Bishops report 95 attacks on Catholic churches in the United States since May 2020 | Catholic National Register


Incidents include arson, destruction of statues, and degradation of church buildings and gravestones with swastikas and anti-Catholic language.

There have been at least 95 incidents of Catholic church vandalism across the United States since May 2020, according to a report by the Committee for Religious Freedom of the United States Conference of Catholic Bishops.

Incidents include arson, destruction of statues, and degradation of church buildings and gravestones with swastikas and anti-Catholic language.

“Whether those who have committed these acts are troubled individuals crying for help or agents of hate seeking to intimidate, the attacks are a sign of a society in need of healing,” said Archbishop Thomas Wenski of Maimi, chairman of the USCCB committee on religious freedom, and Archbishop Paul Coakley of Oklahoma City, chairman of the USCCB committee on national justice and human development, wrote in a July 2020 statement.

“In these incidents where human actions are clear, the motives are still not. As we strive to understand the destruction of these holy symbols of selfless love and devotion, we pray for all who caused it, and we remain vigilant against others, ”the bishops wrote.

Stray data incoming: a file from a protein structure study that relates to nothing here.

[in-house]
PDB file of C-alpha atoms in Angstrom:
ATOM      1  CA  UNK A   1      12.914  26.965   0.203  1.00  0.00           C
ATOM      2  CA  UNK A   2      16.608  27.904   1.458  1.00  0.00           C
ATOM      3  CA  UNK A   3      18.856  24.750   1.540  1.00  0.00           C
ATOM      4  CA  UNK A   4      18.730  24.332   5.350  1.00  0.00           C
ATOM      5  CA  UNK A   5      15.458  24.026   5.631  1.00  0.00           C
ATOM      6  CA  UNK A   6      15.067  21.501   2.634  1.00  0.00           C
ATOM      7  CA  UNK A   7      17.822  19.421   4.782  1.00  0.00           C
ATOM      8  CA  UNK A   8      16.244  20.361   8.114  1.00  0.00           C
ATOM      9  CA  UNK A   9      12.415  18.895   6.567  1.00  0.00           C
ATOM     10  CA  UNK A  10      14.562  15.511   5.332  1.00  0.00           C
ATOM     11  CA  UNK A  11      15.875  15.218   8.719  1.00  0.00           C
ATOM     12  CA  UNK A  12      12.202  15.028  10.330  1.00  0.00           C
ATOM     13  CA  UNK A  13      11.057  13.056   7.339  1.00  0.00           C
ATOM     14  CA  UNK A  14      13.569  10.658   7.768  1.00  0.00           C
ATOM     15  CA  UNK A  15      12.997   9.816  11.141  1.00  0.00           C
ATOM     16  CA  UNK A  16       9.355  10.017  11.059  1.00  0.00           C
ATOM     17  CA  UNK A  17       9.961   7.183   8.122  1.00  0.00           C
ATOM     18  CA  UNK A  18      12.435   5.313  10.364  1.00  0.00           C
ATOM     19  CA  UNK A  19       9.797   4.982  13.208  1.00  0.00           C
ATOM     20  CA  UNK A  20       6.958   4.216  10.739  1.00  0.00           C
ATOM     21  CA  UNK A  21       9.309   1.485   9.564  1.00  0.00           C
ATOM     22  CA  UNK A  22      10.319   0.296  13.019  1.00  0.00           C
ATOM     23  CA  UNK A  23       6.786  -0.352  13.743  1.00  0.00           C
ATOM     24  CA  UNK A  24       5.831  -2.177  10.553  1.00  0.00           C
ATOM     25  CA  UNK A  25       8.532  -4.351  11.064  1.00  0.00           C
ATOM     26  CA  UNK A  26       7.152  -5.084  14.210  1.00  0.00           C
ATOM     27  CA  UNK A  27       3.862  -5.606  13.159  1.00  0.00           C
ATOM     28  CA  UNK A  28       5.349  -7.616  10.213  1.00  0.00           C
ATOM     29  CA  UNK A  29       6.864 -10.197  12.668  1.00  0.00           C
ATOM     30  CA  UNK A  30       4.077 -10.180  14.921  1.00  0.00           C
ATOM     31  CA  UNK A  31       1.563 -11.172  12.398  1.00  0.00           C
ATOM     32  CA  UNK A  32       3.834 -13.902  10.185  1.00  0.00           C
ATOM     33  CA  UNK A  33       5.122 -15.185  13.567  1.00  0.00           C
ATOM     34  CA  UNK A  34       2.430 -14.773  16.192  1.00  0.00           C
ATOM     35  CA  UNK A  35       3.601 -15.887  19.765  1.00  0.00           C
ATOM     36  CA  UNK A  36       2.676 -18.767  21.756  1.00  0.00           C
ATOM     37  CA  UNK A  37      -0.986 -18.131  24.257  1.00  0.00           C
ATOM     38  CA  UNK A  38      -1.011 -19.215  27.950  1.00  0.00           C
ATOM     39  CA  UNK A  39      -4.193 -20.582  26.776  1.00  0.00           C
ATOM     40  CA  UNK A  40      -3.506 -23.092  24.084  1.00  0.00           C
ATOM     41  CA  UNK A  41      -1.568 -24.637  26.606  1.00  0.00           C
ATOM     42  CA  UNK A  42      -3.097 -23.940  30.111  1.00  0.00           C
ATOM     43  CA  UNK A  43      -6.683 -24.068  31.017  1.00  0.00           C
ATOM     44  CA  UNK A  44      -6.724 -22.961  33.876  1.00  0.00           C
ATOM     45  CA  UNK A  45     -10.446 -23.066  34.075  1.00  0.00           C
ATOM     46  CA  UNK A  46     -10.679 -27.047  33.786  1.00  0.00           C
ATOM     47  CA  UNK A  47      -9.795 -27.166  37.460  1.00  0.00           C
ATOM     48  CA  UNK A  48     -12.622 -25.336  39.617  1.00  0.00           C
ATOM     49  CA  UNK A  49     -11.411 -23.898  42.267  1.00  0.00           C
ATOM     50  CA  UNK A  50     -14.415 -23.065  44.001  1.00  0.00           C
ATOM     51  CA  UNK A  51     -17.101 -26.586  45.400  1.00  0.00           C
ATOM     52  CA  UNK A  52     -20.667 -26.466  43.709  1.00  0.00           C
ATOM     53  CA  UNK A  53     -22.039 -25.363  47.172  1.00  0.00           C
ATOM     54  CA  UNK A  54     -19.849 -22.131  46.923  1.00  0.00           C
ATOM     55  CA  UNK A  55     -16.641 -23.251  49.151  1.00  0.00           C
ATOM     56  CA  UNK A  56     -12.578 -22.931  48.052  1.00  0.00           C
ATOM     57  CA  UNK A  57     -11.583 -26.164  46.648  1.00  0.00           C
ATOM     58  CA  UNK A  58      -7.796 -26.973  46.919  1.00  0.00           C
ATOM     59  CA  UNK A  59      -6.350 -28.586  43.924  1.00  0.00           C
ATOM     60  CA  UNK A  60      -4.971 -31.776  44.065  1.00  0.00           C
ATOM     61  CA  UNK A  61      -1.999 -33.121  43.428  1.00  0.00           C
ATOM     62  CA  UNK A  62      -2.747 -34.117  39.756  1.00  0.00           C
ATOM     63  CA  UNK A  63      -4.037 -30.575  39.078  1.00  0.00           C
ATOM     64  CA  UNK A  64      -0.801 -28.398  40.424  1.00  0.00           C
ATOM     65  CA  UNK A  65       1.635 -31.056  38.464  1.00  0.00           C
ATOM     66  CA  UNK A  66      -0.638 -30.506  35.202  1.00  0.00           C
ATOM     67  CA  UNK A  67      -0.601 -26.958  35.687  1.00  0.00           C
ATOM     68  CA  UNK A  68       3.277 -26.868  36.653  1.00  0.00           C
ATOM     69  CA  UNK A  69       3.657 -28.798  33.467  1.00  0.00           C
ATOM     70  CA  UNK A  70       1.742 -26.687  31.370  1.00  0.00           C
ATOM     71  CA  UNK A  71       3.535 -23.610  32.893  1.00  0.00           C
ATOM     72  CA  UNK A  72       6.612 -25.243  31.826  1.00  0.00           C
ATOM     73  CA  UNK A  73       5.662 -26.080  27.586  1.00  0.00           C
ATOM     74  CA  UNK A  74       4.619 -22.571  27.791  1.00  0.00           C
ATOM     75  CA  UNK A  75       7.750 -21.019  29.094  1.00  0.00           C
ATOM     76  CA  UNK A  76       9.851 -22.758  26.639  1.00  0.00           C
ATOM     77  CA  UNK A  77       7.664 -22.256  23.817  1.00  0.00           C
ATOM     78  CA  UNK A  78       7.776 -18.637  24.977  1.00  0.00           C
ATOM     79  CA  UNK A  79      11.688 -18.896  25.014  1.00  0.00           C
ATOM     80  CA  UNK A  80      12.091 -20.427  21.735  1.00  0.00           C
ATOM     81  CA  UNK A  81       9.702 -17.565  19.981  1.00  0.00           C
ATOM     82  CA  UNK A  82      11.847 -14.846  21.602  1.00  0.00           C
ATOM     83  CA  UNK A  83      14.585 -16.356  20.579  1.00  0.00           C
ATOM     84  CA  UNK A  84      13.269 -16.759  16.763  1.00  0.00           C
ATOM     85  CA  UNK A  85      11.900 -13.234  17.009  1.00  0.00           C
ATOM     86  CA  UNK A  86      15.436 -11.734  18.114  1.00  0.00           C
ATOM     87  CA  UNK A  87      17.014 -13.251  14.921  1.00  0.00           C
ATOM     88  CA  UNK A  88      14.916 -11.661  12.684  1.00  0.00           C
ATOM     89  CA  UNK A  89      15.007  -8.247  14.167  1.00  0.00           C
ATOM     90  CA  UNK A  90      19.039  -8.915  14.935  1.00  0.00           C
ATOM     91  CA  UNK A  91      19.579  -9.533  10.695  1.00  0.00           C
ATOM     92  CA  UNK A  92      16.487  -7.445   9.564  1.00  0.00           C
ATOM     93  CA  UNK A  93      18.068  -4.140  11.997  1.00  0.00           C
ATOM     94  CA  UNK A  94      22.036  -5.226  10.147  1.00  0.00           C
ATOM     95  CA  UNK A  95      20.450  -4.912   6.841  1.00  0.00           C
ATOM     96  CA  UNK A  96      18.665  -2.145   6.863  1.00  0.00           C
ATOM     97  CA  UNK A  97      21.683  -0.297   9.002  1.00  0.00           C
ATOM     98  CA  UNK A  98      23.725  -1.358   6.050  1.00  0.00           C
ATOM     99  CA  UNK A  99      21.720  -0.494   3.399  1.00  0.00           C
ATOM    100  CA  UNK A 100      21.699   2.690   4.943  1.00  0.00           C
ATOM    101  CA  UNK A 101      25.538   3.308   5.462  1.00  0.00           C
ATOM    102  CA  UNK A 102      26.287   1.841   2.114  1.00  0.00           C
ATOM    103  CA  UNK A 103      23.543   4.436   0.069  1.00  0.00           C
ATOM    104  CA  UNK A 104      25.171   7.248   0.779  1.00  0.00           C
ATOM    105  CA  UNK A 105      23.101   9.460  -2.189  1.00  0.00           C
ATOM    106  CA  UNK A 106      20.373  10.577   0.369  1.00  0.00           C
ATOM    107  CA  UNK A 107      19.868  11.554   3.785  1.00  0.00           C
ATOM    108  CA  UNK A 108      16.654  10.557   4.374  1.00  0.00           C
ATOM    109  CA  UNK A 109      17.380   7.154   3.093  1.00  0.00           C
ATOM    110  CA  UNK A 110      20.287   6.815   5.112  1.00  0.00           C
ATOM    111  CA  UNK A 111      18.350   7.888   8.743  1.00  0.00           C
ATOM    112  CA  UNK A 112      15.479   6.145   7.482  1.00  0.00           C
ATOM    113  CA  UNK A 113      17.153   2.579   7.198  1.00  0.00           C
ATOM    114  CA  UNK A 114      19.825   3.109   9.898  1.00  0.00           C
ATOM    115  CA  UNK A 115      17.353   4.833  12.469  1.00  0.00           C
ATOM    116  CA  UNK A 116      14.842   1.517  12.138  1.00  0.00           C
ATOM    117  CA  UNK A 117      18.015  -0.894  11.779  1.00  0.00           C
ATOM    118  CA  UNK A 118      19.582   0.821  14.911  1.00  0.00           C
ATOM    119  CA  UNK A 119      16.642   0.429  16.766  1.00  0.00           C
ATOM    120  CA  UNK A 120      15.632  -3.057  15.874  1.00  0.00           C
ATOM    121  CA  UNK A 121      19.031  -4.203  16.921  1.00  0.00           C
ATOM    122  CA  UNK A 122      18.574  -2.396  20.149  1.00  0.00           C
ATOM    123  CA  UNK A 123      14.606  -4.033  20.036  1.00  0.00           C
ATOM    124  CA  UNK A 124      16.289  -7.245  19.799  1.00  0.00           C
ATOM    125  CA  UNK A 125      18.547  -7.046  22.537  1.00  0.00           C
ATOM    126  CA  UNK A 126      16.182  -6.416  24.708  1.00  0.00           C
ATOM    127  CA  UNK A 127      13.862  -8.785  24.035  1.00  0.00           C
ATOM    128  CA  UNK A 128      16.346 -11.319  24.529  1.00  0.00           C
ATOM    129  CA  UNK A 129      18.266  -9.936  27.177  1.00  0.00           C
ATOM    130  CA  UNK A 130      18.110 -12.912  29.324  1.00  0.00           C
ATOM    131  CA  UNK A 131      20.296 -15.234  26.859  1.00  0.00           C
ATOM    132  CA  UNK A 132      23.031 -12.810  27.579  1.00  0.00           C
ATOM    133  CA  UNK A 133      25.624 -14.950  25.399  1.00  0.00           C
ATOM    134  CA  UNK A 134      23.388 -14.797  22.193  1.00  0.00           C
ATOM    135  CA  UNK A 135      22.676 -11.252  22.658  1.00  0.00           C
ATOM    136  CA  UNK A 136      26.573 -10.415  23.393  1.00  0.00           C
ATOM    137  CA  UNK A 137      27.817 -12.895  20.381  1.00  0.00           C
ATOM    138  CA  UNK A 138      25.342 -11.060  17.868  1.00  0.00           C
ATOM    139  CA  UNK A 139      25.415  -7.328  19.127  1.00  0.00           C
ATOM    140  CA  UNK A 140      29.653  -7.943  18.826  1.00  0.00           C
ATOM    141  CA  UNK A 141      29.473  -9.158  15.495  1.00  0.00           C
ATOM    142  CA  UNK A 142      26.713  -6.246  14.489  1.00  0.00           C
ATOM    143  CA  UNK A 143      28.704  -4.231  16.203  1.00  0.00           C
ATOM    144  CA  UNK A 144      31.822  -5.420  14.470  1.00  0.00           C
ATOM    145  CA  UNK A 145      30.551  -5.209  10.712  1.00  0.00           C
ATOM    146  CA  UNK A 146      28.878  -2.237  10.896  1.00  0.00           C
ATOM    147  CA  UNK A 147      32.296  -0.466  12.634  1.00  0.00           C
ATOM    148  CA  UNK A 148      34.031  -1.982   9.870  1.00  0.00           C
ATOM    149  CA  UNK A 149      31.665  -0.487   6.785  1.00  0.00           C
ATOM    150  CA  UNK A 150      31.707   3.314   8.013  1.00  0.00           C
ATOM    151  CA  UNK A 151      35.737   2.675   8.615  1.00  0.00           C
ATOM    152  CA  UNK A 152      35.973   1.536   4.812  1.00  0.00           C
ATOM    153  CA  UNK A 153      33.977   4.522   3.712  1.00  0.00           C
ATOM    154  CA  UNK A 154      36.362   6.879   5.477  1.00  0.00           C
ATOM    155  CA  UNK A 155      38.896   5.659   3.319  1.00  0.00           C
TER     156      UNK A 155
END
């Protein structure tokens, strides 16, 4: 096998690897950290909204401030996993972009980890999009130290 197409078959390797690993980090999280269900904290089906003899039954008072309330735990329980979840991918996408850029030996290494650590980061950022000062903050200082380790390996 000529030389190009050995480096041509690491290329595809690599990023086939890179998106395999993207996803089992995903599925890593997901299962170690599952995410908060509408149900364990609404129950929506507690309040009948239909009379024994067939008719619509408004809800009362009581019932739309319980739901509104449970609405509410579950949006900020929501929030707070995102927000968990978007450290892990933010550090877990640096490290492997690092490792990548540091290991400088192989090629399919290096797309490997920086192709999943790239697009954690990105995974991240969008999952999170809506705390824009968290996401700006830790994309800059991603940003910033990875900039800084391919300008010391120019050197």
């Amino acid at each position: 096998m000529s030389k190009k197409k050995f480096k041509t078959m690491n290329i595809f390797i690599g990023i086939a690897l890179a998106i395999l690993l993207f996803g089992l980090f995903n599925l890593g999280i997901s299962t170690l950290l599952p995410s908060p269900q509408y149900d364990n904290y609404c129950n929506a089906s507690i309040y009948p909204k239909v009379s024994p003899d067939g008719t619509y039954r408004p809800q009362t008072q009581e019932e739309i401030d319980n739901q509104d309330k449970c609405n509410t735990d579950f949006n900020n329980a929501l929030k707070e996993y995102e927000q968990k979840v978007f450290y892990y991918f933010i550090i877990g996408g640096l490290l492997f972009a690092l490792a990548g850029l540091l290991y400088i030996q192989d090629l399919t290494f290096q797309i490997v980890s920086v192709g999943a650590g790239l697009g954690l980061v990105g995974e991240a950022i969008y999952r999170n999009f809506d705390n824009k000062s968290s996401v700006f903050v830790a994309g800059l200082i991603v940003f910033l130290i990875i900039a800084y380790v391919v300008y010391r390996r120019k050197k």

The last incident included in the report took place on September 5. Vandals carved a door and two signs at a Catholic church in Louisville, Colorado, about 20 miles northwest of Denver.

Incidents have occurred in 29 states.

The report referred to 12 incidents in California since May 2020, including the degradation and removal of a statue of Saint Junipero Serra in October 2020 and an arson attack in July 2020 that destroyed parts of a 249 missionary church. years in San Gabriel.

The report also cited 14 incidents in New York City, including anti-Catholic and anti-police graffiti outside St. Patrick’s Cathedral in January.

In some cases, dioceses have requested increased security following acts of vandalism.

The Brooklyn Diocese called for an increased police presence in May, after two incidents of vandalism at church properties in three days. A statue of the Blessed Mother holding the infant Jesus was discovered vandalized in front of the diocesan administrative offices, the beheaded Christ. A crucifix display outside a parish was also found overturned, with an American flag outside the parsonage burnt down. Both incidents were investigated as potential hate crimes.

“We are certainly concerned that there is a pattern of hate crimes against Catholics,” said Mgr. Anthony Hernandez, the moderator of the curia of the diocese, in a press release following the attacks.

“Our nation finds itself in an extraordinary hour of cultural conflict,” Archbishops Wenski and Coakley wrote.

“The way forward must be through the compassion and understanding practiced and taught by Jesus and his Blessed Mother. Let us contemplate rather than destroy the images of these examples of God’s love. Following the example of Our Lord, we respond to confusion with understanding and to hatred with love.

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